Business Case Studies And Management Education

The usage of case studies in business-school (B-school) teaching was initiated by the Harvard Business School, Boston, Massachusetts, way back in the early days of the Industrial Revolution. In many areas of studies such as medicine, geology and agriculture, samples of dead bodies, soil and water samples could be brought inside the classrooms to compare and establish the correlation between theoretical studies and physical samples. However, one cannot create an industry factual situation inside a classroom, and students cannot be expected to visit industries frequently to get a real-life view of the topics taught in the classrooms. Specific laboratory experiments could, however, be conducted by management theorists to confirm their concepts on human behavior and attitudes. The popular experiments conducted at Hawthorne (known as the Hawthorne studies) and General Electric could only support the theorists’ concepts to be studied by B-school students.

Over a period of time, the issues of the corporate world became so complex and multi-dimensional that one was not able to confirm the concepts of management education topics by conducting similar experiments in industries. The areas of education also got enlarged in terms of specialized aspects such as marketing management, finance management, project planning and execution and business process reengineering, where it was physically difficult to base explanations on various aspects through experimentation.

Perhaps the only alternative available at that time was to rely on business games and role-play techniques, which were developed and used in classrooms to simulate industry situations in classrooms. Initially, it was more of an empirical theatre-like exposition for the students to watch, with some experts from industries helping in making the students understand specific topics of their studies through role-play–type group discussions.

Harward Business Institute (USA) was the first institute to attempt the development of the case study methodology based on simulation of real-life situations, occurrences, trends, etc., in the industry using well-written episodes through the analysis of which theoretical topics in the syllabus could be compared and resolutions of the issues of such case studies made, which enabled students to understand the resolution of similar issues arising in the industrial environment. This also enabled the students to experience role-play techniques and group dynamics of industrial life. In this manner, the concept of case study methodology of teaching in B-school education evolved.

The interaction between industry and educational institutions in Western countries has been quite intensive since the time of the Industrial Revolution and the development of professional and scientific management techniques. Educational institutions in the West provide all laboratory evaluations of industrial issues and the industries, in turn, share their major issues in management with the institutes enabling institutes to involve their students in the industry-related projects. The industries also support the institutes financially and through consultancy assignments on the research activities of the institutes. Therefore, the development of case studies based on real industry situations in such an interactive environment between industry and institutes is rendered easy and possible.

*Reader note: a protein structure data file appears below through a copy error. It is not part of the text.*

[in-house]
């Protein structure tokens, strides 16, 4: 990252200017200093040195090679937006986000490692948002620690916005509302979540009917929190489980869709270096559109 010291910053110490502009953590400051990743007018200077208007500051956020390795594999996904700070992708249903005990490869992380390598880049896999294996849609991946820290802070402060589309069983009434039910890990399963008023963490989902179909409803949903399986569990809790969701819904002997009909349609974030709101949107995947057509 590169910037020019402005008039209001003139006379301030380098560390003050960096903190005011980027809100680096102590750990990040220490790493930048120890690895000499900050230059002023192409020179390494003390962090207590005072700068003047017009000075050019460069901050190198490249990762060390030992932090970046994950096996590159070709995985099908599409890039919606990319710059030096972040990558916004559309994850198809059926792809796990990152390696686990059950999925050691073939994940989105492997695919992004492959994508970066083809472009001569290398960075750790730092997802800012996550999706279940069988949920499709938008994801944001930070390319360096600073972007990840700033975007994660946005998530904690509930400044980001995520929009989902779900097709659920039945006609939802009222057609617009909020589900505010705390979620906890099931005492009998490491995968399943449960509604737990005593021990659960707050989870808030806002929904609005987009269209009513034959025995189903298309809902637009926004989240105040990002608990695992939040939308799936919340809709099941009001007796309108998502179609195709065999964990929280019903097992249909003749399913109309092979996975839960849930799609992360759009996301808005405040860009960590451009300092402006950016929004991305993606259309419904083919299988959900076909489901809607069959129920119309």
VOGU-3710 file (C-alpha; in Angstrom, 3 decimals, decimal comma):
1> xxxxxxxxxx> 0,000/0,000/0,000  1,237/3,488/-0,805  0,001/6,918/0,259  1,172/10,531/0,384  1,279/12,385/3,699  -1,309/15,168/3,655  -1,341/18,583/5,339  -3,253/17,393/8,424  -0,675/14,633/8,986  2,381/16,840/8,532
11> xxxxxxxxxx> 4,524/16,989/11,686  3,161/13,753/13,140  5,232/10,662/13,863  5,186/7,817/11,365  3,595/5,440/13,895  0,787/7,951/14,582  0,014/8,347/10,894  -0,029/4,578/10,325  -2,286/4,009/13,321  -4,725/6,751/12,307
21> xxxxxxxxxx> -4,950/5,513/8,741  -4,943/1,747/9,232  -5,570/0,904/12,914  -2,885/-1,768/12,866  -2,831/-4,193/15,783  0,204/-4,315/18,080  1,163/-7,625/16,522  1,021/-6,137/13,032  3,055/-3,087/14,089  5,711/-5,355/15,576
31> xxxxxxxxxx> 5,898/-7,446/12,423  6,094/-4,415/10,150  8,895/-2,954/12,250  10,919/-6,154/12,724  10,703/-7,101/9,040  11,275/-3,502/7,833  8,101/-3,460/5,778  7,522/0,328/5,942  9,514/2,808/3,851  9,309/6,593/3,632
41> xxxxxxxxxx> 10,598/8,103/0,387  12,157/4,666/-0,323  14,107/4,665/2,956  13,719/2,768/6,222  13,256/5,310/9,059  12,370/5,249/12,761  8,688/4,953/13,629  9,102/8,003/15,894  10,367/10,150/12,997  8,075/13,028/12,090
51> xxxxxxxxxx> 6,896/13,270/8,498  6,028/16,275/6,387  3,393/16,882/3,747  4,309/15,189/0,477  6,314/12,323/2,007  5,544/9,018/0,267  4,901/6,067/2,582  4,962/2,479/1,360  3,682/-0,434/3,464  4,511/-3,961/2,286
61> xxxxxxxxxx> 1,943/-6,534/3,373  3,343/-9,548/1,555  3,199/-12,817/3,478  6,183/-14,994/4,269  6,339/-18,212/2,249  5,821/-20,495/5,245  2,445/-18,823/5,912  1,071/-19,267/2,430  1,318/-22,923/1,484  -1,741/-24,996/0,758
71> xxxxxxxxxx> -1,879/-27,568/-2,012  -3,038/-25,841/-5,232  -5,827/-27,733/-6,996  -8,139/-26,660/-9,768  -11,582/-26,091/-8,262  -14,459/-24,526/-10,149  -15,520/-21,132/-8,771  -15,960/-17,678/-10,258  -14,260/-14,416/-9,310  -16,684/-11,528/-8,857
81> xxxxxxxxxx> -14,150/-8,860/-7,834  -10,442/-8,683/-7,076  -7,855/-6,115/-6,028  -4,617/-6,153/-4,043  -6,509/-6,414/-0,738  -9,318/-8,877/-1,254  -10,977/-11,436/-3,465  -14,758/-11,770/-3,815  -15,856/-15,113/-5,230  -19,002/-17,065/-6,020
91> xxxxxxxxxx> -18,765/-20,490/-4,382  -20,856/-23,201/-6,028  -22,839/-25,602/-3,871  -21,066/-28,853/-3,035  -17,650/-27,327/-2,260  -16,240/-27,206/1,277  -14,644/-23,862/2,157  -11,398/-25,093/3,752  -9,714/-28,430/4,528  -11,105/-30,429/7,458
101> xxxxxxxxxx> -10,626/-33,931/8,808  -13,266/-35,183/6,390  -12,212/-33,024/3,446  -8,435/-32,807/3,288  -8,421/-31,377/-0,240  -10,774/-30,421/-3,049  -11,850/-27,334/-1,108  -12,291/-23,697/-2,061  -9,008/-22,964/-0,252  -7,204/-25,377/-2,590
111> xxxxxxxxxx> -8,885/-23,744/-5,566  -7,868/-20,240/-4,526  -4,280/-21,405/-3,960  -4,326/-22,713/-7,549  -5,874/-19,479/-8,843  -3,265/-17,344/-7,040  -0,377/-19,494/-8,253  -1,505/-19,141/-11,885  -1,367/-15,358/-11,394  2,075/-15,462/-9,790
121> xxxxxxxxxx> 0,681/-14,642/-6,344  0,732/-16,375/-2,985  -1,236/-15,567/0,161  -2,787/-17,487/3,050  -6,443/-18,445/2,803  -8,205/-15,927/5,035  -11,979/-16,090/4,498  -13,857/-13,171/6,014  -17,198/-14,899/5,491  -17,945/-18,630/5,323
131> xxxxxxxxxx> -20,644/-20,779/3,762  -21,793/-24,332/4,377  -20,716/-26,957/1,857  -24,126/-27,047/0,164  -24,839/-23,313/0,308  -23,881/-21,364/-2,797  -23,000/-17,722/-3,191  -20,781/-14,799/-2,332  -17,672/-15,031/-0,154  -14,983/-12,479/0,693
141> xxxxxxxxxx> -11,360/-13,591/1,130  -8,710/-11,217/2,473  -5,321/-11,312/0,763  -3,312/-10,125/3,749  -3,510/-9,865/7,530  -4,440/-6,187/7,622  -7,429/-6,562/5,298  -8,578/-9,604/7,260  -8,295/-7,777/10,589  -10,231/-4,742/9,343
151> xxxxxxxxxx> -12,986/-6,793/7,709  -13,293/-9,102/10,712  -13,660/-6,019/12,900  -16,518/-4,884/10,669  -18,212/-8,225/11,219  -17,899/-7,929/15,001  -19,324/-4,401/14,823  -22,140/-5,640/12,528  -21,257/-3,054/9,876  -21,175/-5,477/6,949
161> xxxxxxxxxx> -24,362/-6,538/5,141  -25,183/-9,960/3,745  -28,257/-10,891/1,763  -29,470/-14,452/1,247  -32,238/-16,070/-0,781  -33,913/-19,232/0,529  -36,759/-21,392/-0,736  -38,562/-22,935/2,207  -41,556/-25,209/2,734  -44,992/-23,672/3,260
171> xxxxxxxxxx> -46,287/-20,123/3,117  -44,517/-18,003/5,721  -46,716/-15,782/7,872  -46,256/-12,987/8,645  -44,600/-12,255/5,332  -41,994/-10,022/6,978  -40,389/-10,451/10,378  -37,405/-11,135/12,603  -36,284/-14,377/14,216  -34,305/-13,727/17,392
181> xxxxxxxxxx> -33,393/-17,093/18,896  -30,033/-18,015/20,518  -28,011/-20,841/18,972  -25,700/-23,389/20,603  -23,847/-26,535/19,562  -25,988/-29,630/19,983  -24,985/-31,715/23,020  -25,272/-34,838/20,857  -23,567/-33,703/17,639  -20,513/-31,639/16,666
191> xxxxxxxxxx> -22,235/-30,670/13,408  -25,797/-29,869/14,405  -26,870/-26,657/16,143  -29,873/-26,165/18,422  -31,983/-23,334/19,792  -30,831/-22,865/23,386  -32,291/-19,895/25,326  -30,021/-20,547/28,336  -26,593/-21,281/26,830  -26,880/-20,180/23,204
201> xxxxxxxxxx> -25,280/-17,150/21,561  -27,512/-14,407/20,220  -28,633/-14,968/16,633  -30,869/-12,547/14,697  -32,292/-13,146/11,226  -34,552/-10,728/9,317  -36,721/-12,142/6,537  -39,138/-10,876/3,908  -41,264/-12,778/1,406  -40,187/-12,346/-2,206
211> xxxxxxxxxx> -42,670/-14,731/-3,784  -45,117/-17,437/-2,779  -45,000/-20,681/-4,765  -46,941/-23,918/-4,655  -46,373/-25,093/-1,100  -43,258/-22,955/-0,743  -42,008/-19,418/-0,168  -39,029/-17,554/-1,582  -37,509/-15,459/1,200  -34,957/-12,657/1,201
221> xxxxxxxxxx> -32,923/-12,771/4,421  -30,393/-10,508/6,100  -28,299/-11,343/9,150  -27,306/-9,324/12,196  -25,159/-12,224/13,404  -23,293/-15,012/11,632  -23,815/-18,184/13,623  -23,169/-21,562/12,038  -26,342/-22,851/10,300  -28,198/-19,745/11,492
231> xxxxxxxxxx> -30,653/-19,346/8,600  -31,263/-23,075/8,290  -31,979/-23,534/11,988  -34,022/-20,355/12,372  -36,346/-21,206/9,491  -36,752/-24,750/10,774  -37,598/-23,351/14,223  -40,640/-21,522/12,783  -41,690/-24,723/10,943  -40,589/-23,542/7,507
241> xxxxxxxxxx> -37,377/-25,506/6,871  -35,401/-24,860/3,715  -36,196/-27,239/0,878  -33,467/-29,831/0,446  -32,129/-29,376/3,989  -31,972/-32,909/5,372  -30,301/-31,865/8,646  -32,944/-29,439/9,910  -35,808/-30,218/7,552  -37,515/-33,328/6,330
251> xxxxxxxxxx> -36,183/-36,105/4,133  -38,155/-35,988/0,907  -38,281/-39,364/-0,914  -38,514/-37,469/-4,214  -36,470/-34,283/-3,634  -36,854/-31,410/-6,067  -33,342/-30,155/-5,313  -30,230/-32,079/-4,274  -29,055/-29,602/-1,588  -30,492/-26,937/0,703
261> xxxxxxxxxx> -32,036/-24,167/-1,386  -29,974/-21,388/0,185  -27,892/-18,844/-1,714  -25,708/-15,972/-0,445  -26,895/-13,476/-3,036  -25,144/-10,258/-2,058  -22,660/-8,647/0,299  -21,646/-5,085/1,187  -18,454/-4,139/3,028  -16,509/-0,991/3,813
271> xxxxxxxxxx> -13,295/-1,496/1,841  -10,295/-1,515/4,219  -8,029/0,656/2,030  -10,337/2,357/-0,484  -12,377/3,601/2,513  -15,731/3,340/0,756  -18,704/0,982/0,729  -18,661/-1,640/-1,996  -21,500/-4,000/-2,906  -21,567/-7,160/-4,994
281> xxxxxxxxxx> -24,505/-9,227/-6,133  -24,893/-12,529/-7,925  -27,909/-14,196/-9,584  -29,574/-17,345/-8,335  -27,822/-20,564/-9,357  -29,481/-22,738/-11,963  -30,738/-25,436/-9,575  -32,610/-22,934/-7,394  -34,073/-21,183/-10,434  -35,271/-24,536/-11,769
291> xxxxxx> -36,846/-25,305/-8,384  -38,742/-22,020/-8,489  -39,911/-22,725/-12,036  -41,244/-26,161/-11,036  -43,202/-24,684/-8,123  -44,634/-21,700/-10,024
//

Many B-schools outside India have adopted the case study methodology for teaching almost all branches of management studies. This trend has been seen in India also, wherein a majority of the Indian Institutes of Management (IIMs) have implemented case study–based methodology as an important pedagogical tool in business management education. The major issue in India is, however, the inadequate interaction between B-schools and industries. The fault lies with both B-schools and the industry. The B-schools in a majority of cases cannot provide research-based solutions to industry problems due to a lack of necessary infrastructure and facilities. And the industries in the absence of any direct benefit from the institutes are not inclined to waste their time and funds on B-school education.

Hence, there is a severe shortage in Indian case studies through which the B-schools can provide industry insight to its students. The majority of the case studies studied at IIMs and other A-grade B-schools are imported from abroad. These case studies are from situations in industries in foreign countries and have very little or no relevance to Indian students who have to necessarily study the situations in Indian industries. Besides, the objectives and purposes for which case studies are developed abroad are much different from the level and course of studies in Indian B-schools. Therefore, the dependence on foreign case studies for Indian students does not provide any real situational insight on Indian business. Although the syllabus for management studies requires taking the students through case study methodology, unfortunately, there are not many Indian case studies that can be discussed with the students. Thus, it is a Catch-22 situation. Unless institutes have the capability and the required infrastructure to cater to industry-related issues, they cannot expect any interactive support from the industries; unless institutes get adequate data from industries, their teaching content and quality continue to be much less than the expectations of the industry from students who pass out from such institutes.


The main objectives of using case-based teaching as a major pedagogical tool in B-schools are as follows: